1. How long has LWI been in business?
LWI has been in business for the past 17 years.
2. Can you explain your unique water purification process to us?
Wastewater (Sewer) plants are conventionally built with reinforced concrete. This means an average plant will take up to 3 years to build. We came up with an innovative way of building these plants with “Zincrolyte” (steel Tanks) in 2005. While this construction platform is much cheaper than concrete, it is also more robust, more flexible and more sustainable. Providing a 20 year warranty as opposed to the 1 year warranty concrete offers.
3. Is the process sustainable?
Our solution meets all 3 legs of sustainability i.e. It is economically, financially and socially sustainable.
4. What has your entrepreneurial journey been like?
The journey has been long, arduous, emotionally and financially draining but very fulfilling and satisfying. Having managed to break into an industry that we were never predisposed to belong to. We have changed the way the game is played and are excited to see a long term vision come to fruition.
5. What are some of the challenges you have faced?
The biggest challenge has been staying afloat after we ploughed all our savings and cash flows into the demo plant in Phalaborwa 10 years ago. The SLA and Operation and Maintenance (O&M) contract with the municipality did not go as expected, with the municipality failing to pay the fees for over 3 years! We were unable to sustain some of the HR we had invested so much in (training abroad, etc.) and had to realise our vision with a skeletal staff compliment.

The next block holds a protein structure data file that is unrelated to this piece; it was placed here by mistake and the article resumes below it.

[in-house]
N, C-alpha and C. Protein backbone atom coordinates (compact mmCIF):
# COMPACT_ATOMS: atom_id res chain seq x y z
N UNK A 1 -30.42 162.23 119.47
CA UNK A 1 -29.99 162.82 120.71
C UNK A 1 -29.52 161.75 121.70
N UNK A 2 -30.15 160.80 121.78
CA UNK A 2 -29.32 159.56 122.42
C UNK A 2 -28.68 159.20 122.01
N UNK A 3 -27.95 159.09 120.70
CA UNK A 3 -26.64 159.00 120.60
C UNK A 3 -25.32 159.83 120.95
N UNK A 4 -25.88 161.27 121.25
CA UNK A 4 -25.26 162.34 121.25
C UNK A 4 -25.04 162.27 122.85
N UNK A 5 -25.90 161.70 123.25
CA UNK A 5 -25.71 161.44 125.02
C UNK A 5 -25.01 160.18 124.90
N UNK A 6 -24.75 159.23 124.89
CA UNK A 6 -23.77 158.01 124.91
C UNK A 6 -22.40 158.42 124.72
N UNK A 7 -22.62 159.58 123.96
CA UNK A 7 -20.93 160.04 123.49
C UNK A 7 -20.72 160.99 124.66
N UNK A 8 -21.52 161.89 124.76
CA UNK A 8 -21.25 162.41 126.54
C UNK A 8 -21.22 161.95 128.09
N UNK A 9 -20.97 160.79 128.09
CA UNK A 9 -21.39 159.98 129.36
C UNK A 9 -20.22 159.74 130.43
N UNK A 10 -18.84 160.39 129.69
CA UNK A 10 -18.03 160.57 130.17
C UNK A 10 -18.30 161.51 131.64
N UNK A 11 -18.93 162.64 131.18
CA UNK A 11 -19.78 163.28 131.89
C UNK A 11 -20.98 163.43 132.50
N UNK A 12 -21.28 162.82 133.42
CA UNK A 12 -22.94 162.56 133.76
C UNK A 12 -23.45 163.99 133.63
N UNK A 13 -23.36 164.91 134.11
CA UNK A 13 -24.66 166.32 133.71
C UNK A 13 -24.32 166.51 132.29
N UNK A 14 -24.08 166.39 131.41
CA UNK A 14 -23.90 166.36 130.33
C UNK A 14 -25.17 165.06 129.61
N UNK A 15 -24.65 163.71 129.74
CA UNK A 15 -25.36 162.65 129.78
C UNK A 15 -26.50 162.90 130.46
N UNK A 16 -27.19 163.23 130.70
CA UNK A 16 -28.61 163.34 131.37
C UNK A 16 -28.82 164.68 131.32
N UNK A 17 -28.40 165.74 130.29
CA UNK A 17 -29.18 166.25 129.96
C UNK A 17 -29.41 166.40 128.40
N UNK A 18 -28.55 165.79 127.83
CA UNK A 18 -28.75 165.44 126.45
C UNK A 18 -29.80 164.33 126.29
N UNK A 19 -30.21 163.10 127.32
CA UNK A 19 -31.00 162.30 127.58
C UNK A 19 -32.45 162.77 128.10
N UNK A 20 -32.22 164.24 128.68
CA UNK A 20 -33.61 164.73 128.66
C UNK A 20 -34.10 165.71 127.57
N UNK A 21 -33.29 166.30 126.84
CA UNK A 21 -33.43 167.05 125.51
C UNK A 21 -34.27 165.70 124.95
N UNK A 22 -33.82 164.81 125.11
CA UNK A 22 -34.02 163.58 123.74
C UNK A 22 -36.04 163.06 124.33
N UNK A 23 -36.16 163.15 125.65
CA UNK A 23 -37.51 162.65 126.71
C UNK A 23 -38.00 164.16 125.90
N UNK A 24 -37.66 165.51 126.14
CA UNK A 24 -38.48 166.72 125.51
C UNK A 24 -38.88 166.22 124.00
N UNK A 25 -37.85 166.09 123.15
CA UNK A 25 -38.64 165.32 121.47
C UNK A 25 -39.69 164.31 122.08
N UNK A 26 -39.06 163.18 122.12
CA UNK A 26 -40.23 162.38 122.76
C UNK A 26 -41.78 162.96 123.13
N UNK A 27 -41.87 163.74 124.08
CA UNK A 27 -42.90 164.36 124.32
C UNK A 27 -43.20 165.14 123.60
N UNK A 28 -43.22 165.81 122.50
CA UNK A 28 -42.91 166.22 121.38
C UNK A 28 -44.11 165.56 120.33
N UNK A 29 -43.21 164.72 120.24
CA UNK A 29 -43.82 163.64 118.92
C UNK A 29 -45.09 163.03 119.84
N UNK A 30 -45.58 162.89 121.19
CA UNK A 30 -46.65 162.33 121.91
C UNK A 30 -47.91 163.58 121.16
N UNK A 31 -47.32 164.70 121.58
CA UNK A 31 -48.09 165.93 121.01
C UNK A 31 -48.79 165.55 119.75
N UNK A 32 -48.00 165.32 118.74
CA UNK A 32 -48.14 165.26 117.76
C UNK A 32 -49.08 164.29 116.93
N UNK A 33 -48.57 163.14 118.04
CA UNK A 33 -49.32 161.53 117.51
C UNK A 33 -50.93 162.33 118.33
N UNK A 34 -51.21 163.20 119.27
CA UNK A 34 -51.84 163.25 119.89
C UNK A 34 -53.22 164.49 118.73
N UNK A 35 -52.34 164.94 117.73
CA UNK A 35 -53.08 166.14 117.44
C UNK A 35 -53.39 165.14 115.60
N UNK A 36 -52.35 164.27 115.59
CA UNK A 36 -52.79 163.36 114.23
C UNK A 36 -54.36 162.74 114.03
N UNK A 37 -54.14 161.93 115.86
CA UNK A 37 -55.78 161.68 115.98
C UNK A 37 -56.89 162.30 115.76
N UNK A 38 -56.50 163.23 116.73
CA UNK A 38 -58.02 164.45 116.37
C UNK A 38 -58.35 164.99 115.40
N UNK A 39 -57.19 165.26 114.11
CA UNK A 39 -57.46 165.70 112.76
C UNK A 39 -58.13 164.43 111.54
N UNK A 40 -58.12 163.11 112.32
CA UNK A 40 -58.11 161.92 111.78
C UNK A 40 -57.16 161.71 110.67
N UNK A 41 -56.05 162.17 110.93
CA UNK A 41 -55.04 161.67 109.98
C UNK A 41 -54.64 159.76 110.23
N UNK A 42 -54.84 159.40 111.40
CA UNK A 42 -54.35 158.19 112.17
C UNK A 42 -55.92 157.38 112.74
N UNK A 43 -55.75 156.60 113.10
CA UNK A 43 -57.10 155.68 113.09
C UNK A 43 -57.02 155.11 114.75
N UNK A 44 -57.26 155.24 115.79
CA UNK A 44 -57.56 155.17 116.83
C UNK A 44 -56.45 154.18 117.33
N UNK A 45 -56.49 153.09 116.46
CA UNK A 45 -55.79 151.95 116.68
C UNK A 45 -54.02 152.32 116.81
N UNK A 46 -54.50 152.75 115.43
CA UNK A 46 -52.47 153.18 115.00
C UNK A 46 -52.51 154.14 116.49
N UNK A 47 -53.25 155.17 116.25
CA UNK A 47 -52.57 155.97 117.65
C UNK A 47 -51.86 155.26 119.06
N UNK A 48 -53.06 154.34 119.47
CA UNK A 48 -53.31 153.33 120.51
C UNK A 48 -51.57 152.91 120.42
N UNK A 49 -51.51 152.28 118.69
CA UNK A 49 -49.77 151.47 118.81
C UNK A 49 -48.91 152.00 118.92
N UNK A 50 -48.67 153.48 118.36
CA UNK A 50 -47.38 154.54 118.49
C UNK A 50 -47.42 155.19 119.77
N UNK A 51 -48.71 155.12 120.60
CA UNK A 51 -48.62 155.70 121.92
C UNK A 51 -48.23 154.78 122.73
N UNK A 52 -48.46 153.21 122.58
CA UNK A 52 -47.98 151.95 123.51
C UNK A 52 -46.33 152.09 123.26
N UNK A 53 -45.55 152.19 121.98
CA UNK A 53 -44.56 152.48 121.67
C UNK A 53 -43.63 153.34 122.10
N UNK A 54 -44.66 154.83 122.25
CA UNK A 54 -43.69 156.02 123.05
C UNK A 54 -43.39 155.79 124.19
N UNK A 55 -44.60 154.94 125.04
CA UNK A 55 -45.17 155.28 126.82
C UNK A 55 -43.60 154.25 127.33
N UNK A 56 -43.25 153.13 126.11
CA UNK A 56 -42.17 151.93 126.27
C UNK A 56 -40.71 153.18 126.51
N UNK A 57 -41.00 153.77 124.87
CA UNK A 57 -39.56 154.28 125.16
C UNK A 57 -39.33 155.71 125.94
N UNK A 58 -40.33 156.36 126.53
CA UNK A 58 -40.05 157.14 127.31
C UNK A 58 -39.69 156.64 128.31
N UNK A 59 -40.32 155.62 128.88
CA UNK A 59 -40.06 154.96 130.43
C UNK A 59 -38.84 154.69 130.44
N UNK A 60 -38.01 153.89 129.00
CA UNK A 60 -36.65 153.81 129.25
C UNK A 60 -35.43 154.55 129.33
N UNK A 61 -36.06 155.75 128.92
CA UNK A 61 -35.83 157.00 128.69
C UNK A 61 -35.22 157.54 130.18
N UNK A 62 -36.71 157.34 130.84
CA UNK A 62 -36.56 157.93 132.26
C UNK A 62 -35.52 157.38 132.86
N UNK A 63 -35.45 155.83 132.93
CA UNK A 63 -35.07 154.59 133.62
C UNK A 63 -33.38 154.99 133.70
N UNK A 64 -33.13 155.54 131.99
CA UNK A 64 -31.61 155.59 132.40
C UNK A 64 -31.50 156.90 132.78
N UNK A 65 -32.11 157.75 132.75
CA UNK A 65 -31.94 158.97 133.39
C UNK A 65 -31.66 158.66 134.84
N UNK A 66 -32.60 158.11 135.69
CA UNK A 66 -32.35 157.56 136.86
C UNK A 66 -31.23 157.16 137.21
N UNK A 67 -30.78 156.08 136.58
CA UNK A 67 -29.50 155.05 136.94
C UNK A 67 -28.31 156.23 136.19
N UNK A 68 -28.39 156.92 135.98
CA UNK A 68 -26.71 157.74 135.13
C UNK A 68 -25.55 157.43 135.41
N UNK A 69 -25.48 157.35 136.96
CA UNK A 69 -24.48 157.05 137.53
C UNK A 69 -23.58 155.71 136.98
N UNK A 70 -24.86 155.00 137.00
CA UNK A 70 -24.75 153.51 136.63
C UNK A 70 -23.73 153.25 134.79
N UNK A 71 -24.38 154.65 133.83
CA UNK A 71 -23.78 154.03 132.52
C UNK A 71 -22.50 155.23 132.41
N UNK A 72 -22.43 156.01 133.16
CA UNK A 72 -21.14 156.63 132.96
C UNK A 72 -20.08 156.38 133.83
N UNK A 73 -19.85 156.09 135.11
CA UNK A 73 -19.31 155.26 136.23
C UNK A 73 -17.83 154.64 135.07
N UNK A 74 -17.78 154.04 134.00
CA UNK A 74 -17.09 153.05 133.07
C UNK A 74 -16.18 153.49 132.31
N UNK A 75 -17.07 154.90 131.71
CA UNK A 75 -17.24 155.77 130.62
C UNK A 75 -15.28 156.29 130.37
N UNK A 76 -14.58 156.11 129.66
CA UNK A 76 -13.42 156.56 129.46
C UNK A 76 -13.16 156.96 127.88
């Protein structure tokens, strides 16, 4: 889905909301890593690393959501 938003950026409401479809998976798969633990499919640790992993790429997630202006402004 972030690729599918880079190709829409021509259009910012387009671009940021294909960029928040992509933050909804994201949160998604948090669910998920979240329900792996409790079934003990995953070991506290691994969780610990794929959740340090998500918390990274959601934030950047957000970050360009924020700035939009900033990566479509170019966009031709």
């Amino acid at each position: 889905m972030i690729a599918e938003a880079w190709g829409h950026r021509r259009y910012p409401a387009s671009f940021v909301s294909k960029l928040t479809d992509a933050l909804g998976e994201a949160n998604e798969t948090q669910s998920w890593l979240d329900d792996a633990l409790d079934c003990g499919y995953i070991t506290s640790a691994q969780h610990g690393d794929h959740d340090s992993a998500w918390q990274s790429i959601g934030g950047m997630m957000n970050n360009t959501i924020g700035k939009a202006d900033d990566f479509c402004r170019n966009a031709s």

6. What has been the biggest reward for you since starting TWI?
When we started out, we knew, with success, we were going to do to this industry what the internet did to the postman! It was a far-fetched dream at that point and so many stars needed to align to make the dream a reality. To see this dream come true is unbelievably rewarding.
7. What is the funniest thing you have endured since starting your entrepreneurial venture?
Right at the beginning, in 2005 I was part of a DTI trade mission to Europe. It was to be my first time on an aeroplane so you can imagine my excitement. Unfortunately, I found out during boarding time (11 pm) that I had no transit visa and was booted off in front of my delegation. Embarrassed, I made my way out but as I was walking out I noticed there was a KLM flight headed directly to Amsterdam (our final destination) which was about to board. I begged them to issue me a ticket, which they did, and used all my subsistence money for the ticket. Suffice it to say, it was on this mission that I met my partners and raised the funds for the ground-breaking demo plant. A relationship that survived all these years.
8. How do you give back to the communities in which you operate?
We train local people on the importance of basic sanitation, water re-usage and harnessing. We also support the local schools with greening projects, donate trees annually and offer tanks for harnessing of rainwater. We have also recently offered a local school a subsidised wastewater plant for harnessing the wastewater and greening their sports field. We intend to expand these programmes in future.
9. Where do you see TWI in the next five years?
We see ourselves being the market leader in pre-fab and onsite wastewater treatment. We would like to be the champions in wastewater reuse at all levels, from the common household, to industrial and municipal wastewater.
10. Do you have any advice for anyone wanting to penetrate your market?
Yes, this industry is no quick fix. It’s an industry where the wheels turn very slowly and the long term strategic goals must be very well thought out. You will also need a steady “cash flow” to keep the wheel turning in the interim.